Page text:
Other Traditional uses and benefits of Beechnuts

  • Bark is antacid, antipyretic, antiseptic, antitussive, expectorant, odontalgic.
  • A tar, obtained by dry distillation of the branches, is stimulating and antiseptic.
  • It is used internally as a stimulating expectorant and externally as an application to various skin diseases.
  • Pure creosote has been used to give relief from toothache, but it should not be used without expert guidance.
  • It stimulates the hair growth and Improvise the quality of the embryo.
  • Stuffed cellulose and fiber balances the digestion and reduce the constipation problem.
  • Beech leaves were used to relieve swellings, and boiling the leaves could make a poultice.
  • Forked beech twigs are also traditionally used for divining.
  • Various parts of the plant have been used to treat a large number of complaints from skin infections to worms.

Culinary Uses

  • Leaves have very nice mild flavor, they go well in a mixed salad.
  • Seed can be dried and ground into a powder and then used with cereal flours when making bread, cakes etc.
  • Seed oil is used as a dressing for salads and also for cooking.
  • Roasted seed is used as a coffee substitute.
  • Bark contains different aromatic substances which can be used to improve the taste of beer.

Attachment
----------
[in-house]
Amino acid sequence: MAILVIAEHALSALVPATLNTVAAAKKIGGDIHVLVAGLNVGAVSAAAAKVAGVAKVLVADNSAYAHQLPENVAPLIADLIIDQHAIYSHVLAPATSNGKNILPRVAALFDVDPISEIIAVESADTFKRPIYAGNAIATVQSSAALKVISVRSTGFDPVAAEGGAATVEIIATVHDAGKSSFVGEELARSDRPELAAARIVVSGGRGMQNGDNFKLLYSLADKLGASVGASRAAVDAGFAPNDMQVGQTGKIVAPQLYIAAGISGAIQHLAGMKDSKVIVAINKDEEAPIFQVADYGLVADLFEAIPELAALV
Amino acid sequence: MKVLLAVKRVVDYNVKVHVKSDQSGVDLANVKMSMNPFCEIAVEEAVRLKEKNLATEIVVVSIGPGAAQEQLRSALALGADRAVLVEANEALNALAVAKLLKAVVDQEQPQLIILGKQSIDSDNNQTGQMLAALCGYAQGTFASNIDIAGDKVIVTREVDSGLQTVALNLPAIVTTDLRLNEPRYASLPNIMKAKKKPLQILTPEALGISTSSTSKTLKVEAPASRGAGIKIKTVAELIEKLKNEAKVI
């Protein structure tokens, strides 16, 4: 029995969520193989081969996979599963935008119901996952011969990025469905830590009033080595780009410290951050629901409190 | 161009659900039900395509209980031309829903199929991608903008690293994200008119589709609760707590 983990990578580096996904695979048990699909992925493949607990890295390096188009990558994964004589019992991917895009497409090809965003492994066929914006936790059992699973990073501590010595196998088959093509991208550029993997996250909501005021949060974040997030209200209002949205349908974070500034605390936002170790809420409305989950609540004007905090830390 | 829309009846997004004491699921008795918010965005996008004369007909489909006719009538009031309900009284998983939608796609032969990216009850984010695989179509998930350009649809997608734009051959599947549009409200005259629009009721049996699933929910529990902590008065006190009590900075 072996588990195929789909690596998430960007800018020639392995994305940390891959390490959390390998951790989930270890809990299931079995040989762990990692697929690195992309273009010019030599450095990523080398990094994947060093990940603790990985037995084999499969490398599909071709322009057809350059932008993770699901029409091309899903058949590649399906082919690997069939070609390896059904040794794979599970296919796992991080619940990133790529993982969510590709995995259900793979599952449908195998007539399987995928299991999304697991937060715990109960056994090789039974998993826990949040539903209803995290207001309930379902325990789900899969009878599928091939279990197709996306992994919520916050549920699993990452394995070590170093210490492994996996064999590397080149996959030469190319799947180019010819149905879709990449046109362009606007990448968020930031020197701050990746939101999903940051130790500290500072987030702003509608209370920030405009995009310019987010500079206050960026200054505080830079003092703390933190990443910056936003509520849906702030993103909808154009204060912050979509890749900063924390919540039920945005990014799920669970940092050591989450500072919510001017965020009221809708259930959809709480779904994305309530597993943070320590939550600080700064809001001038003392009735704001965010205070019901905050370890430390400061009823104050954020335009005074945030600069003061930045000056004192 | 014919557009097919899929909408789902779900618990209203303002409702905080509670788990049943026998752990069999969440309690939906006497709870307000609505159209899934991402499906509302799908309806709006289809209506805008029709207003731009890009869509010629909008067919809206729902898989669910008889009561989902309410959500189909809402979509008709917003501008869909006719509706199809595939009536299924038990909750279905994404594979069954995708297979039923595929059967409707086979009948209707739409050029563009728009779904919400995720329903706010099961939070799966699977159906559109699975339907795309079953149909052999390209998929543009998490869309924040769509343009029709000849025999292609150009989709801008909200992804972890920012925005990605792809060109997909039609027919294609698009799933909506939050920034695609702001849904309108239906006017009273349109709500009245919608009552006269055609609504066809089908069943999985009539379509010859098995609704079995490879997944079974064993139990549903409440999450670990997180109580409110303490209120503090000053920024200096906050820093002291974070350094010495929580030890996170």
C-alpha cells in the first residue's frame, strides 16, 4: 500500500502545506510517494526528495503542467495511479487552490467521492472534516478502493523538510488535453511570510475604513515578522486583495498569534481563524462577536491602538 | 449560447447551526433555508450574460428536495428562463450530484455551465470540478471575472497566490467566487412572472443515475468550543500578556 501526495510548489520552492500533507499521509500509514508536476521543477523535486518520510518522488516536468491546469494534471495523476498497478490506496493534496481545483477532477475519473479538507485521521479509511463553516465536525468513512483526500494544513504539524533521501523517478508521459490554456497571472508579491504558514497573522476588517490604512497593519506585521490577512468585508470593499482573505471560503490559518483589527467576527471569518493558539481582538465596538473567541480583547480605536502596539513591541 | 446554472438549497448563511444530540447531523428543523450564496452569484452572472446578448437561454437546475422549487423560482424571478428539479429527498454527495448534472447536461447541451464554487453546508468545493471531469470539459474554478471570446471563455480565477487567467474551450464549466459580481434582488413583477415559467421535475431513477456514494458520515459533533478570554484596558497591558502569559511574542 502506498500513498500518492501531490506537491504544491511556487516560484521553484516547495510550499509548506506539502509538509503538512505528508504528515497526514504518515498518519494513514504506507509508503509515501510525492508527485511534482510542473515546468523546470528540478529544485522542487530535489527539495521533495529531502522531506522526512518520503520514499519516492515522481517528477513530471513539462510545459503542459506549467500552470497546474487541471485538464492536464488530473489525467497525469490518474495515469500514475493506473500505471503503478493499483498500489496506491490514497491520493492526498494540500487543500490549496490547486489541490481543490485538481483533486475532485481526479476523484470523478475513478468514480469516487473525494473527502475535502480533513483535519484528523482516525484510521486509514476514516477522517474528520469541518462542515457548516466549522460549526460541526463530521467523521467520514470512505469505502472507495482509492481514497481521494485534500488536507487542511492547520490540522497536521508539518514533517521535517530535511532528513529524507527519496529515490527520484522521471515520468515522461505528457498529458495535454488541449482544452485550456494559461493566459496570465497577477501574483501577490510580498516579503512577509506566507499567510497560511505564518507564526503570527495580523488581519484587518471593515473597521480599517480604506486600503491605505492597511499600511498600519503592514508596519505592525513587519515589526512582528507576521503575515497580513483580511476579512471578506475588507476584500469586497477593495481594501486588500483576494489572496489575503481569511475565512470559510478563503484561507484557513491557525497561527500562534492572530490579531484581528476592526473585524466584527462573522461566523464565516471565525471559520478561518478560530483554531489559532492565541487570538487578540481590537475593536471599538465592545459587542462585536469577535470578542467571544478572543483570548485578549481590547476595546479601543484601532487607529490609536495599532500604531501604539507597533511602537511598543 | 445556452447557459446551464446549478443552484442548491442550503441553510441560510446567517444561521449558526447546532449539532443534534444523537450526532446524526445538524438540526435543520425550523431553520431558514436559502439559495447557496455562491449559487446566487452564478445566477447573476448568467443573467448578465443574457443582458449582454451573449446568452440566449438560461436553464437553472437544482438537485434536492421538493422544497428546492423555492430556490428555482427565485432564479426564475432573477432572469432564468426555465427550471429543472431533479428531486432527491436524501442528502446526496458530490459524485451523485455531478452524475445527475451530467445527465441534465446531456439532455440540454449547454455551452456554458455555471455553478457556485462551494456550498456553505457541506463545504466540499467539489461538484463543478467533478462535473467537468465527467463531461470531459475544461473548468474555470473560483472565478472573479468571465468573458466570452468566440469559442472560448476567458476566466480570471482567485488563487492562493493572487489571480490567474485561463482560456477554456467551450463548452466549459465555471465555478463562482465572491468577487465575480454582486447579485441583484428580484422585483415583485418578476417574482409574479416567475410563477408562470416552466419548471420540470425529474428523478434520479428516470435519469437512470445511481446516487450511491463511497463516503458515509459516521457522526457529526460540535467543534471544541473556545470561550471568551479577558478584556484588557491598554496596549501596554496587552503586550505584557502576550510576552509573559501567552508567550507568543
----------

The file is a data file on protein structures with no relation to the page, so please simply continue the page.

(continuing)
• Leaves are used in the manufacture of gin. They add color and sweetness to the final product.
  • Beech is also used to smoke Westphalian ham, and various sausages and cheeses.

Other Uses

  • Semi-drying oil is obtained from the seed; it is used as a fuel for lighting, as a lubricant, for polishing wood etc.
  • Leaf buds harvested in the winter and dried on the twigs are used as toothpicks.
  • Leaves are gathered in autumn and used as a stuffing material for mattresses etc.
  • Wood is hard, heavy, strong, and very durable.
  • It is not suitable for outdoor use and is often attacked by a small beetle.
  • Wood has a wide range of applications, including furniture, flooring, turnery etc.
  • It makes a very good fuel burning with a lot of heat, and yields a charcoal known as ‘Carbo Ligni Pulveratus’.
  • Wood has often been used as a source of creosote, tar, methyl alcohol, acetic acid.
  • Wood of the European beech is used in the manufacture of numerous objects and implements.
  • Nuts are an important food for birds, rodents and in the past also humans.
  • It starts to produce the nuts at the 40th year from planted and huge amount of nuts at the 60th year.
  • It is mainly used as baby food during the lactation period to ensure the fetus health.
  • Beechnut was used as food for the cattle in the past.
  • Many forest mammals and birds consume beechnuts as a regular part of their diet.
  • Wood is used in the production of furniture, floorings, musical instruments (such as drums) and plywood and in household items like plates, but rarely as a decorative wood.
  • Beech wood was used as fuel in the industry of glass and iron in the past.
  • Leaves and bark contain pigments which are used for dyeing of fabrics.
  • Certain countries use beech leaves instead of feathers as a stuffing for the pillows.
  • In 19th Century England beech oil was used for cooking and fuel for lamps.
  • It is believed that beech wood in the house will prolong labor and childbirth as well as complicate a spirit’s passing at death.
  • Leaves and bark are used to make dyes


  • Large quantities of the seed may be toxic.
  • Seed should not be eaten in large quantities because it contains a deleterious principle.
  • Avoid use during Pregnancy and breast feeding.